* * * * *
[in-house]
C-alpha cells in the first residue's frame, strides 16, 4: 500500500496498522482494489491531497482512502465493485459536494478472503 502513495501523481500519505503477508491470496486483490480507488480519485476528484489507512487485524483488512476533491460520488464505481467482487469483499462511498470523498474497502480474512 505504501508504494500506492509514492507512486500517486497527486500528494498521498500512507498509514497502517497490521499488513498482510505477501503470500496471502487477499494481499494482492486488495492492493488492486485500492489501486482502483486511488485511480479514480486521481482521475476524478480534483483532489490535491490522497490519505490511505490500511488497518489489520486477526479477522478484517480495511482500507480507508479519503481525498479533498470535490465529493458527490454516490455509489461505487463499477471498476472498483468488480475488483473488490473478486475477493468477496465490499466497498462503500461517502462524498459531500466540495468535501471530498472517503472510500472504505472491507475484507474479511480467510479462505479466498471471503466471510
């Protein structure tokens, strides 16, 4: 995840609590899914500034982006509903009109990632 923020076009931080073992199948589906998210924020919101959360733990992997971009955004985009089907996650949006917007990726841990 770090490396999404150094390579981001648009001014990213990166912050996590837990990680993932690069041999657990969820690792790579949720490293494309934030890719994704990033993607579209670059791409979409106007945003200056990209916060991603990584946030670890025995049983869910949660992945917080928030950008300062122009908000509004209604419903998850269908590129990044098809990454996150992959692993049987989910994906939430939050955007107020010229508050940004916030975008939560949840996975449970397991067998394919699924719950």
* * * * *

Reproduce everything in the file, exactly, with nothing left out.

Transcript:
[in-house]
C-alpha cells in the first residue's frame, strides 16, 4: 500500500496498522482494489491531497482512502465493485459536494478472503 502513495501523481500519505503477508491470496486483490480507488480519485476528484489507512487485524483488512476533491460520488464505481467482487469483499462511498470523498474497502480474512 505504501508504494500506492509514492507512486500517486497527486500528494498521498500512507498509514497502517497490521499488513498482510505477501503470500496471502487477499494481499494482492486488495492492493488492486485500492489501486482502483486511488485511480479514480486521481482521475476524478480534483483532489490535491490522497490519505490511505490500511488497518489489520486477526479477522478484517480495511482500507480507508479519503481525498479533498470535490465529493458527490454516490455509489461505487463499477471498476472498483468488480475488483473488490473478486475477493468477496465490499466497498462503500461517502462524498459531500466540495468535501471530498472517503472510500472504505472491507475484507474479511480467510479462505479466498471471503466471510
């Protein structure tokens, strides 16, 4: 995840609590899914500034982006509903009109990632 923020076009931080073992199948589906998210924020919101959360733990992997971009955004985009089907996650949006917007990726841990 770090490396999404150094390579981001648009001014990213990166912050996590837990990680993932690069041999657990969820690792790579949720490293494309934030890719994704990033993607579209670059791409979409106007945003200056990209916060991603990584946030670890025995049983869910949660992945917080928030950008300062122009908000509004209604419903998850269908590129990044098809990454996150992959692993049987989910994906939430939050955007107020010229508050940004916030975008939560949840996975449970397991067998394919699924719950």